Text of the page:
The most difficult part would be the new windscreen and canopy. If you can 3D print parts it may be worth considering making a master with this technique and use this to vacuform a replacement. Ideally you could add into the master the part of the fuselage on which the windscreen seats as this differs between the two windscreen types. IMHO having part of the fuselage together with the clear part makes things easier during the build and I'd like to see all companies offering this, but that's a different story... 😁

The propeller is another difficult part, but starting from Trumpeter's kit will already give you the 4-blade prop. IIRC Seafire IIIs often had the tips clipped, a search in the forum should result in some more information but such a modification would be easy enough. Alternatively you may try to find the Mk.VI specific parts only... or of course you could 3D print one blade and then replicate a full set in resin.

Tailplanes are easy, as the older ones can be modified into the newer style with a cutter and some filler.

The arrestor hook is also not particularly difficult to make in plasticard, if I did it in 1/72 everyone can do it. To this you should add the catapult spools, again not hard to make with rod.

Another easy addition are the reinforcing plates, that can be easily cut from plasticard. What may be less easy is to find the correct size and shape of these...

For the Aerovee intake I guess that the only solution is 3D printing. Finding a good pattern to copy is not difficult, just buy an Eduard Spit IX.

The wing requires a lot of changes.... all new panel lines can of course be sorted with sanding and rescribing. The different position of the MGs in the B and C wing will require cutting new spent case ejection slots on the undersurfaces and of course you'll need new gun bulges on the upper surfaces (3D printed I guess). Don't forget that there are small bulges behind the various ejection slots on the undersurfaces too. You'll need new gun barrel fairings, may be 3D printed or just made by shaping rods of the right size.

The Seafire folding wing will require some more work... it's not only a matter of scribing the fold lines (easy if you find a good drawing), the shape of the wheel well is also different where the well touches the folding line.

Then there are the smaller details... you already mentioned the 6-stack exhausts and I may add that it's worth checking which wheels were used, they may not be included in the kit. There may also be some small differences in the cockpit, I'd have to check what they are.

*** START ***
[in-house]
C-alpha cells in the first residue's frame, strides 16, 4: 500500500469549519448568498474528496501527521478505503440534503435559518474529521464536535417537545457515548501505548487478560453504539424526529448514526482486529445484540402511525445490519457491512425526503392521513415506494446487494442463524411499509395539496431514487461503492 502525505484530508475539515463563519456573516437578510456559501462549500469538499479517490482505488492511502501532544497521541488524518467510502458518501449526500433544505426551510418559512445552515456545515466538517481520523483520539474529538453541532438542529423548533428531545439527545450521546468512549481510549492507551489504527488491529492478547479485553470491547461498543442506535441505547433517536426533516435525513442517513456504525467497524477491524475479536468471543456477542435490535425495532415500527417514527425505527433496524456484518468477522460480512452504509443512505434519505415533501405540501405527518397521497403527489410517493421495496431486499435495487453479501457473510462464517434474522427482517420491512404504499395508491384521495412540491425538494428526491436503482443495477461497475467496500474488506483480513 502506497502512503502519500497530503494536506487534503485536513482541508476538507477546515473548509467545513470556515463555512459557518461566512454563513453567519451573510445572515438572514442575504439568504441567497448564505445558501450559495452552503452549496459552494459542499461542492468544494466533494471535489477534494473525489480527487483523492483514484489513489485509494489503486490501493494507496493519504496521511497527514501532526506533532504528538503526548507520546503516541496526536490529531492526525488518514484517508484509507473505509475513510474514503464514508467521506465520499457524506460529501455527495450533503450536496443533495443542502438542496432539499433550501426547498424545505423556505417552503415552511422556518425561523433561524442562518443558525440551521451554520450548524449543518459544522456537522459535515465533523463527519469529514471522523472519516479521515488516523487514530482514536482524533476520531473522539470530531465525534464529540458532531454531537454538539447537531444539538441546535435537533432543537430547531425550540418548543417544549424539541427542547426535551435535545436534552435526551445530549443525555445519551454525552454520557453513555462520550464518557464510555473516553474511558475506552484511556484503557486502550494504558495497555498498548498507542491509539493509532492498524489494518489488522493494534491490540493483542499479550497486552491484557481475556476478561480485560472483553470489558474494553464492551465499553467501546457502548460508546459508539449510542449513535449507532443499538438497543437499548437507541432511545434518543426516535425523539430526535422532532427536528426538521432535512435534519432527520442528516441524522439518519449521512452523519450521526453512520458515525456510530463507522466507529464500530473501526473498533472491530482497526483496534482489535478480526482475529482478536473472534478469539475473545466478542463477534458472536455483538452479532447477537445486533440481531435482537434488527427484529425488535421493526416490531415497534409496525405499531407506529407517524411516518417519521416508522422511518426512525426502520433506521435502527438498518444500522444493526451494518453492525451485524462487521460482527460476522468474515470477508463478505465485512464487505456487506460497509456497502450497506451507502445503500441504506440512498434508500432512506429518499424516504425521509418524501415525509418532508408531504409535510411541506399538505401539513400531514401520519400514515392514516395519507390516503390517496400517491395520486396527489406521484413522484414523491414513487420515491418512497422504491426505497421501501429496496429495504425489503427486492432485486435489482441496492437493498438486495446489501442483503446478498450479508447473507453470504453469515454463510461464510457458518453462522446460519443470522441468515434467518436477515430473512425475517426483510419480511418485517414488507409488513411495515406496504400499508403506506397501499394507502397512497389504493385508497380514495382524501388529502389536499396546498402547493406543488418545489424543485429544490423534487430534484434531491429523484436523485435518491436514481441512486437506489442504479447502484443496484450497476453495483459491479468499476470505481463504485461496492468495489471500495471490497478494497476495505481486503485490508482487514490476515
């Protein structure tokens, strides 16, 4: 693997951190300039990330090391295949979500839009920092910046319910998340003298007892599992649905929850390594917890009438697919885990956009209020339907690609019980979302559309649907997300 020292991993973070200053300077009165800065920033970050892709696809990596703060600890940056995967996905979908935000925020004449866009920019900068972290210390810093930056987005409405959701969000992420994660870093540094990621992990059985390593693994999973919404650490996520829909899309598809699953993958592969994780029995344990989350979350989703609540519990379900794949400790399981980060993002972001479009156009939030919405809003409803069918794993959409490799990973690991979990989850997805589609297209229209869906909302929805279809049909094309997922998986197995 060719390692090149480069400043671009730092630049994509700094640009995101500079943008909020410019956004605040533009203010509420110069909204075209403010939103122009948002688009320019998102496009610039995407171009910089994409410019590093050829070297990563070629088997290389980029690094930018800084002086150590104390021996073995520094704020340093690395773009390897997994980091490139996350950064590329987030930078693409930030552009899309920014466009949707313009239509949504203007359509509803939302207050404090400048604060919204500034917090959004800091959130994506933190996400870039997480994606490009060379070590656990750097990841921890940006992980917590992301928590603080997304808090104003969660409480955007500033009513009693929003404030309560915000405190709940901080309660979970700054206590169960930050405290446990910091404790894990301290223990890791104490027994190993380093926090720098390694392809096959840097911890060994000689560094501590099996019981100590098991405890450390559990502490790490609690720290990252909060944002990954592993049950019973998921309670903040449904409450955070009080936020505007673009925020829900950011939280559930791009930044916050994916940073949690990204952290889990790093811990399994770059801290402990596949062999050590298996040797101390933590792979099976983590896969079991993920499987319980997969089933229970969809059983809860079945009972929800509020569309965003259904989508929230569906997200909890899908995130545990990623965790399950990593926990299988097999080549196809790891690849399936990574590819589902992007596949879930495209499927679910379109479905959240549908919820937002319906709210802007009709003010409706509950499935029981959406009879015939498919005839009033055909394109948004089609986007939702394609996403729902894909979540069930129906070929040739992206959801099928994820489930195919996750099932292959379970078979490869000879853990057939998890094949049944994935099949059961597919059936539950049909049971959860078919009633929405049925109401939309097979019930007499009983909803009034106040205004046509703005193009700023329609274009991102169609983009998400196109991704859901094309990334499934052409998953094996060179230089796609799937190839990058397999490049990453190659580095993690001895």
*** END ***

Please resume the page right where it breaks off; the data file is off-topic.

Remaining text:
So overall a very interesting and potentially challenging project but sure not impossible. A lot depends on what you can make by 3D printing, as this would make a lot of things easier.

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4 hours ago, Giorgio N said:

Another easy addition are the reinforcing plates, that can be easily cut from plasticard. What may be less easy is to find the correct size and shape of these...

There are 1/24th plans in the book I mentioned.  

 

I believe there are ways to use multiple photographs to create shapes in CAD,  @Loft-full  was talking about this when photographing bits and pieces at Gatwick air museum.

He maybe able to add in some suggestions.

 

HTH

 

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I would endorse all that @Giorgio N has written, mine is very much an approximation of a Seafire III but I did have a go at some wing differences

 

15bd88a8-071a-44a3-9bd2-d67c32956f3c.jpg

 

Lots of filler and sanding......

 

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I think I used the Seafire drawings in the Classic Aircraft book to do the catapult spools and reinforcing plates etc.

 

The wing along with the canopy are the difficult parts and 3D printing should make things a bit easier and I reckon if you nail the canopy it could be a nice little earner as it opens up so many conversion possibilities to later marks of Merlin Spit in 1/24.

 

Dave

 

 

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Blimey this is getting interesting...

 

I'm fairly happy that if I get the Trumpeter Spitfire VI, I can 3D print everything needed (aside from the props which are included in the kit and the tailplane, modified from the kit).

 

I think this will be a winter job :D

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Thank you @Seahawk, they were also very cheap! Everything came out of the scrap box, a couple of old rivets (the purple thing) some brass tube, micro strip, sprue, speed tape and wire. 

In some respects 1/24 is easier because of the size, I couldn't go back to 1/72 now, my eyes and finger dexterity are too shot!

 

Dave